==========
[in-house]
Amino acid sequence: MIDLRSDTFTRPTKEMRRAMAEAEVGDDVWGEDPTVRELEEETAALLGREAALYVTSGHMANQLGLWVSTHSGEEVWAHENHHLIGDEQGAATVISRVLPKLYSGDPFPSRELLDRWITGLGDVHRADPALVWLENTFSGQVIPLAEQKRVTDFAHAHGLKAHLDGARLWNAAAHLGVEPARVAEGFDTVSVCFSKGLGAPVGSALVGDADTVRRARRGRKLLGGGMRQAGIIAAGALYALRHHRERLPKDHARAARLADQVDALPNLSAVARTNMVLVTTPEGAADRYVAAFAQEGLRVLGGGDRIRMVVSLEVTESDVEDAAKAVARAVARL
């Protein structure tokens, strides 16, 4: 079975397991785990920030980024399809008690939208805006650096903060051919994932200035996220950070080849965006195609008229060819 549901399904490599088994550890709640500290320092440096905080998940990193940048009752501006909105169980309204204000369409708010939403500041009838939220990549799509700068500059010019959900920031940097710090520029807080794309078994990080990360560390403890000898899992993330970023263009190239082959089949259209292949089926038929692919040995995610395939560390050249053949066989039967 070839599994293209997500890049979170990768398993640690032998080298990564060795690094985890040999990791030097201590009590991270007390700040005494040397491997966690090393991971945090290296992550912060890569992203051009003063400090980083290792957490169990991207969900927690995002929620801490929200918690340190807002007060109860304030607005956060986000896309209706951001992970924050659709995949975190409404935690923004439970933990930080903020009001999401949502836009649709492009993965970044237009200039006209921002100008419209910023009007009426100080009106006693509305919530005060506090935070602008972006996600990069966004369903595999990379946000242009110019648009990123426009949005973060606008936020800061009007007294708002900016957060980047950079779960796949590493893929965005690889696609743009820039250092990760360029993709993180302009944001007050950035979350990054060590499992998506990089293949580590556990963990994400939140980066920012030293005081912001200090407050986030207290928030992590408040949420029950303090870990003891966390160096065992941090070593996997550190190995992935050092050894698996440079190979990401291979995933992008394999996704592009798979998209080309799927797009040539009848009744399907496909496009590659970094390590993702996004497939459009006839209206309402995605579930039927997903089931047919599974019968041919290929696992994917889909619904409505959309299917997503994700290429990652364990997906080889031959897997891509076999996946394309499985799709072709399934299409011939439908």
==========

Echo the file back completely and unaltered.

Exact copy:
[in-house]
Amino acid sequence: MIDLRSDTFTRPTKEMRRAMAEAEVGDDVWGEDPTVRELEEETAALLGREAALYVTSGHMANQLGLWVSTHSGEEVWAHENHHLIGDEQGAATVISRVLPKLYSGDPFPSRELLDRWITGLGDVHRADPALVWLENTFSGQVIPLAEQKRVTDFAHAHGLKAHLDGARLWNAAAHLGVEPARVAEGFDTVSVCFSKGLGAPVGSALVGDADTVRRARRGRKLLGGGMRQAGIIAAGALYALRHHRERLPKDHARAARLADQVDALPNLSAVARTNMVLVTTPEGAADRYVAAFAQEGLRVLGGGDRIRMVVSLEVTESDVEDAAKAVARAVARL
């Protein structure tokens, strides 16, 4: 079975397991785990920030980024399809008690939208805006650096903060051919994932200035996220950070080849965006195609008229060819 549901399904490599088994550890709640500290320092440096905080998940990193940048009752501006909105169980309204204000369409708010939403500041009838939220990549799509700068500059010019959900920031940097710090520029807080794309078994990080990360560390403890000898899992993330970023263009190239082959089949259209292949089926038929692919040995995610395939560390050249053949066989039967 070839599994293209997500890049979170990768398993640690032998080298990564060795690094985890040999990791030097201590009590991270007390700040005494040397491997966690090393991971945090290296992550912060890569992203051009003063400090980083290792957490169990991207969900927690995002929620801490929200918690340190807002007060109860304030607005956060986000896309209706951001992970924050659709995949975190409404935690923004439970933990930080903020009001999401949502836009649709492009993965970044237009200039006209921002100008419209910023009007009426100080009106006693509305919530005060506090935070602008972006996600990069966004369903595999990379946000242009110019648009990123426009949005973060606008936020800061009007007294708002900016957060980047950079779960796949590493893929965005690889696609743009820039250092990760360029993709993180302009944001007050950035979350990054060590499992998506990089293949580590556990963990994400939140980066920012030293005081912001200090407050986030207290928030992590408040949420029950303090870990003891966390160096065992941090070593996997550190190995992935050092050894698996440079190979990401291979995933992008394999996704592009798979998209080309799927797009040539009848009744399907496909496009590659970094390590993702996004497939459009006839209206309402995605579930039927997903089931047919599974019968041919290929696992994917889909619904409505959309299917997503994700290429990652364990997906080889031959897997891509076999996946394309499985799709072709399934299409011939439908």